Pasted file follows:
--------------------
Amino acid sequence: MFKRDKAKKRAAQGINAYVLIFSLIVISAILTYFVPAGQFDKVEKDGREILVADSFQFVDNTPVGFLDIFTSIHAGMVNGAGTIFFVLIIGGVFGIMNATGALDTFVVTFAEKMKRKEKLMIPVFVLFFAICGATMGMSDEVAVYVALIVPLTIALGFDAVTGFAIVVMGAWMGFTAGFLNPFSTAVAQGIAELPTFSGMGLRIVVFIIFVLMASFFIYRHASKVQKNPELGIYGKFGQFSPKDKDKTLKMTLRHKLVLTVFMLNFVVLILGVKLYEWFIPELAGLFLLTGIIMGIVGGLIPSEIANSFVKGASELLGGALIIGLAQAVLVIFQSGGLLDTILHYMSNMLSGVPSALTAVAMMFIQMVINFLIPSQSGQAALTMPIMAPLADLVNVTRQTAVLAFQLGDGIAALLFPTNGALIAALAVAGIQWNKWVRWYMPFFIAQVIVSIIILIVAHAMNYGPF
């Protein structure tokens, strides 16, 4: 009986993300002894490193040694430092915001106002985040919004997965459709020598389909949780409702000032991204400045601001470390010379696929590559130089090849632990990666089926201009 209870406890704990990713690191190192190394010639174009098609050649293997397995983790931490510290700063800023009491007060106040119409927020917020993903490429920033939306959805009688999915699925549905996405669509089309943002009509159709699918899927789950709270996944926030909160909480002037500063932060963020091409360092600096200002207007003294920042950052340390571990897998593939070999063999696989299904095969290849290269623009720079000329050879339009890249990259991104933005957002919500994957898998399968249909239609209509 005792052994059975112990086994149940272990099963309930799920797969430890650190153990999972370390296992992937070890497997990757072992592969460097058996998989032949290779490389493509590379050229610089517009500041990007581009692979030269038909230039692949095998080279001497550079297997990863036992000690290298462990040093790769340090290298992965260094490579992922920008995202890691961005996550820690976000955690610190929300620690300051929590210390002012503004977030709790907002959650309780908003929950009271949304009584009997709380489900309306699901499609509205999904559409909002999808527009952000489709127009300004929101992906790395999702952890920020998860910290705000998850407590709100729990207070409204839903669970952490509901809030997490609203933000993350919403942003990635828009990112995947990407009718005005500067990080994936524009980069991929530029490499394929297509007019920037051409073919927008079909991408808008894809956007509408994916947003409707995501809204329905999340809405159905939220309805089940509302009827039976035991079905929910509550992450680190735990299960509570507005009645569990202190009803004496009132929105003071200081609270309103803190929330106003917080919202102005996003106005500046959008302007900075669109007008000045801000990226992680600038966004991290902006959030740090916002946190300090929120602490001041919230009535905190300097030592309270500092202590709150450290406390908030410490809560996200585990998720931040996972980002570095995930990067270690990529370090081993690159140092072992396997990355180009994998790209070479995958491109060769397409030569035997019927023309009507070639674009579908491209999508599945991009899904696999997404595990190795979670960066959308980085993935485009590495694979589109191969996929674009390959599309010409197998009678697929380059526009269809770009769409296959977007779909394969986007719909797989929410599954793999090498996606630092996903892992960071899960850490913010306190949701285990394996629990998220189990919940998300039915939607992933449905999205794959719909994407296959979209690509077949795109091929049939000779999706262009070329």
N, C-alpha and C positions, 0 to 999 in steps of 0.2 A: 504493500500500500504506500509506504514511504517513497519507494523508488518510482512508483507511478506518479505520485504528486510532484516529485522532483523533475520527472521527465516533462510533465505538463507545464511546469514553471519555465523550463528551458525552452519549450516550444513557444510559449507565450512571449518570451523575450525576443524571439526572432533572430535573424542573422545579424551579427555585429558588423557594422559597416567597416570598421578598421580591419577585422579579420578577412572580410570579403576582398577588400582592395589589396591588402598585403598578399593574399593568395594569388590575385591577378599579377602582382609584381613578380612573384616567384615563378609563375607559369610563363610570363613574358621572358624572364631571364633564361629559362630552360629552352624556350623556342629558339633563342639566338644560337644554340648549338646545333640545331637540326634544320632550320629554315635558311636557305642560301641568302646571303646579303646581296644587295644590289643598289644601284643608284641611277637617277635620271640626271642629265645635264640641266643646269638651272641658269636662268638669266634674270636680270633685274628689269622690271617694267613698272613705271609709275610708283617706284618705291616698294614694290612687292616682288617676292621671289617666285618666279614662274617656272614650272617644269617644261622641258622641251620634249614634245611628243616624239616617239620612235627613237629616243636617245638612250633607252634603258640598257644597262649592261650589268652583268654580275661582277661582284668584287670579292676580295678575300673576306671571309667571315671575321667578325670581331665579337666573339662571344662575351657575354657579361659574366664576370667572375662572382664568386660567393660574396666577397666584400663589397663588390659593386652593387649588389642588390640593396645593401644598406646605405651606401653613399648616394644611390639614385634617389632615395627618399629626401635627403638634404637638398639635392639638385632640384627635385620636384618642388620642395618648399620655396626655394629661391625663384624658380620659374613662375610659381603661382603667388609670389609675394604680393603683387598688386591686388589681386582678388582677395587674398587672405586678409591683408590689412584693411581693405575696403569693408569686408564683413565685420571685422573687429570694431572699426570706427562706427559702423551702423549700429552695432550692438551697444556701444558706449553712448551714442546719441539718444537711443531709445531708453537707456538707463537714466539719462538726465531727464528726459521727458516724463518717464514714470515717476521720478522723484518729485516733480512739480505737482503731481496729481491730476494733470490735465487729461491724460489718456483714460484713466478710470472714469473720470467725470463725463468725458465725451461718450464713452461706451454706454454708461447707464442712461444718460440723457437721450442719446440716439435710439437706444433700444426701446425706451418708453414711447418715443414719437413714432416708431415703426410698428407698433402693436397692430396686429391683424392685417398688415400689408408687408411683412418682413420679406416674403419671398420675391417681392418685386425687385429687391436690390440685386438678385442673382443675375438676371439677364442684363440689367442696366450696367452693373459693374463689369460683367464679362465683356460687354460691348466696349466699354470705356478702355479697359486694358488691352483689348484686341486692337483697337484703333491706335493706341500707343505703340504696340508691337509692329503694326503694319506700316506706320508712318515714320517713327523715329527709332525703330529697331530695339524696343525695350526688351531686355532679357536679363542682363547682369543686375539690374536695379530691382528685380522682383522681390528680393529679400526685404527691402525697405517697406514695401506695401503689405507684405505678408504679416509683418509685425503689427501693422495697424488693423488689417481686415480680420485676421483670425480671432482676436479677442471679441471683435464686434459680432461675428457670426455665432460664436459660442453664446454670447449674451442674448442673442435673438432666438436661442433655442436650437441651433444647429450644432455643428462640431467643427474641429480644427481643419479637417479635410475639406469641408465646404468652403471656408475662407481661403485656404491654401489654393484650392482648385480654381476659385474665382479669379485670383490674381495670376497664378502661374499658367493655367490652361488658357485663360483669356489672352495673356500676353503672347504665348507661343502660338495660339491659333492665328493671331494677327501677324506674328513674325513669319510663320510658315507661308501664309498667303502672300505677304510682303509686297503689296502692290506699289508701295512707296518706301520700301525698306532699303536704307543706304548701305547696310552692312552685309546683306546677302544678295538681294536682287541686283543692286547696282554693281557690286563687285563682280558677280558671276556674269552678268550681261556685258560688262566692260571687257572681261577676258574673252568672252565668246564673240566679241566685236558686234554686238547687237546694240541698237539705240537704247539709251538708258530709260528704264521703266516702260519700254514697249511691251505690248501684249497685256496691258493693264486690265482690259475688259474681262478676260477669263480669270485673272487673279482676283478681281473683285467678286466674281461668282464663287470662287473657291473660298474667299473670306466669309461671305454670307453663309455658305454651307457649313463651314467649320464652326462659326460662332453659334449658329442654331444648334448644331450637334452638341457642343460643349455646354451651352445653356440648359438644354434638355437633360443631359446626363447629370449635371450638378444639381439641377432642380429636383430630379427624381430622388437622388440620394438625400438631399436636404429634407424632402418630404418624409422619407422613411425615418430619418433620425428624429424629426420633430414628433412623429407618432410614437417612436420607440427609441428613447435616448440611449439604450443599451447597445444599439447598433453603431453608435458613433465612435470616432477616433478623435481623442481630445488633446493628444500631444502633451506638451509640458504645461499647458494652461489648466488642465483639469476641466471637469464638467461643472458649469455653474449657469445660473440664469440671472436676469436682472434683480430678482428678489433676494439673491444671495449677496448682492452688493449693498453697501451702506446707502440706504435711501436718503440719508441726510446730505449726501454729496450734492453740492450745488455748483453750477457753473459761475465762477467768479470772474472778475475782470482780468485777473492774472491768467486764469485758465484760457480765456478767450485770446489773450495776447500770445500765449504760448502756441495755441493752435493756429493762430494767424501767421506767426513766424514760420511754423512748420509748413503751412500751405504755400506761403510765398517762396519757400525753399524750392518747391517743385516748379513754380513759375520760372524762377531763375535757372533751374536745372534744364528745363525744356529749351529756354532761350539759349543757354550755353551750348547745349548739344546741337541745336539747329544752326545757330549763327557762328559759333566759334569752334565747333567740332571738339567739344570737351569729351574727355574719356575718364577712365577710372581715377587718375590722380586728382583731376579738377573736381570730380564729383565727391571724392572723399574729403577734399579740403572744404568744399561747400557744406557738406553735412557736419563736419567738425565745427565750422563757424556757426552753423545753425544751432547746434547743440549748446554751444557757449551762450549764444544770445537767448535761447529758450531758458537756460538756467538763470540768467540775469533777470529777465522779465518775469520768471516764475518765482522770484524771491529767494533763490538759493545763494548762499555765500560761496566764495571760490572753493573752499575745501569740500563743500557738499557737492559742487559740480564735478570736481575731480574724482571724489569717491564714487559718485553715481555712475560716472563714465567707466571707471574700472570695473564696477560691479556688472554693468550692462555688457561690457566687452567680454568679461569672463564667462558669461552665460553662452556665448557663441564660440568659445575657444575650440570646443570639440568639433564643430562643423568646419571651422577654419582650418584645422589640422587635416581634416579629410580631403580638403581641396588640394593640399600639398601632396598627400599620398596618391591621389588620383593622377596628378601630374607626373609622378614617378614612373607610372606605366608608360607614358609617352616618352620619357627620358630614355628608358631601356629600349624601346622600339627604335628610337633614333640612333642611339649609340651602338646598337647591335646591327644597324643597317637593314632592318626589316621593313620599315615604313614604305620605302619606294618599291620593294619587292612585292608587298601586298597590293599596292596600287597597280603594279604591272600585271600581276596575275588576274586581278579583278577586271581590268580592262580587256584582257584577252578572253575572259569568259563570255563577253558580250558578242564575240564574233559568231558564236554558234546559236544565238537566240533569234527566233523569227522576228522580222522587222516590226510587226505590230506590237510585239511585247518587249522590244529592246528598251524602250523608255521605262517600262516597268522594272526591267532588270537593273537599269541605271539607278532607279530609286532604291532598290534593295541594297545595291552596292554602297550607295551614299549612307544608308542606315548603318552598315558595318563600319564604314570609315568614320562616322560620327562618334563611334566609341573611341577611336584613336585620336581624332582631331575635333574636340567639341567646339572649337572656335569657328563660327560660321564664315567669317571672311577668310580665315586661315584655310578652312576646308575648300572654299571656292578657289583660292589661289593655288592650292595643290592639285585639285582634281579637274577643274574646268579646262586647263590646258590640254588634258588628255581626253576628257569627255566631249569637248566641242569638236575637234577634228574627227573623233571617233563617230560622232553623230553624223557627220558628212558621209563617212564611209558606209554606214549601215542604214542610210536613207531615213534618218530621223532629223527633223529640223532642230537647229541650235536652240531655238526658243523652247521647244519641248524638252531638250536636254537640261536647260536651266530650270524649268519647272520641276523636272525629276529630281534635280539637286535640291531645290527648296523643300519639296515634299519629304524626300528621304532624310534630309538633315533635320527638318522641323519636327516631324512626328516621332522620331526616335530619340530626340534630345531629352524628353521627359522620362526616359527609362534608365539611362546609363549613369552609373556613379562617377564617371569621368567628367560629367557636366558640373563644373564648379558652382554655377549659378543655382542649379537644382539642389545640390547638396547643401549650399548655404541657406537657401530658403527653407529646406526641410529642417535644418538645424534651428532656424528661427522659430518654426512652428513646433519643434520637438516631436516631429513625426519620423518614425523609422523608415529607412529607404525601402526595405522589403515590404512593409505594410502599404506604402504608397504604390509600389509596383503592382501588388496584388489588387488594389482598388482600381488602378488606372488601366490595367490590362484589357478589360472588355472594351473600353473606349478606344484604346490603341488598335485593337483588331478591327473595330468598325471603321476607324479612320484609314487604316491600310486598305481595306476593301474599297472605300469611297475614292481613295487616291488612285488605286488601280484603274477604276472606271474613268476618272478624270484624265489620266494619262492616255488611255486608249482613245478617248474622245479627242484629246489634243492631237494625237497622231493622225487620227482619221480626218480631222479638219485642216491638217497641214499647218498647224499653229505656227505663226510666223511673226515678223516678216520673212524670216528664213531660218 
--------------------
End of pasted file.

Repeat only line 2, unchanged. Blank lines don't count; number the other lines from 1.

């Protein structure tokens, strides 16, 4: 009986993300002894490193040694430092915001106002985040919004997965459709020598389909949780409702000032991204400045601001470390010379696929590559130089090849632990990666089926201009 209870406890704990990713690191190192190394010639174009098609050649293997397995983790931490510290700063800023009491007060106040119409927020917020993903490429920033939306959805009688999915699925549905996405669509089309943002009509159709699918899927789950709270996944926030909160909480002037500063932060963020091409360092600096200002207007003294920042950052340390571990897998593939070999063999696989299904095969290849290269623009720079000329050879339009890249990259991104933005957002919500994957898998399968249909239609209509 005792052994059975112990086994149940272990099963309930799920797969430890650190153990999972370390296992992937070890497997990757072992592969460097058996998989032949290779490389493509590379050229610089517009500041990007581009692979030269038909230039692949095998080279001497550079297997990863036992000690290298462990040093790769340090290298992965260094490579992922920008995202890691961005996550820690976000955690610190929300620690300051929590210390002012503004977030709790907002959650309780908003929950009271949304009584009997709380489900309306699901499609509205999904559409909002999808527009952000489709127009300004929101992906790395999702952890920020998860910290705000998850407590709100729990207070409204839903669970952490509901809030997490609203933000993350919403942003990635828009990112995947990407009718005005500067990080994936524009980069991929530029490499394929297509007019920037051409073919927008079909991408808008894809956007509408994916947003409707995501809204329905999340809405159905939220309805089940509302009827039976035991079905929910509550992450680190735990299960509570507005009645569990202190009803004496009132929105003071200081609270309103803190929330106003917080919202102005996003106005500046959008302007900075669109007008000045801000990226992680600038966004991290902006959030740090916002946190300090929120602490001041919230009535905190300097030592309270500092202590709150450290406390908030410490809560996200585990998720931040996972980002570095995930990067270690990529370090081993690159140092072992396997990355180009994998790209070479995958491109060769397409030569035997019927023309009507070639674009579908491209999508599945991009899904696999997404595990190795979670960066959308980085993935485009590495694979589109191969996929674009390959599309010409197998009678697929380059526009269809770009769409296959977007779909394969986007719909797989929410599954793999090498996606630092996903892992960071899960850490913010306190949701285990394996629990998220189990919940998300039915939607992933449905999205794959719909994407296959979209690509077949795109091929049939000779999706262009070329």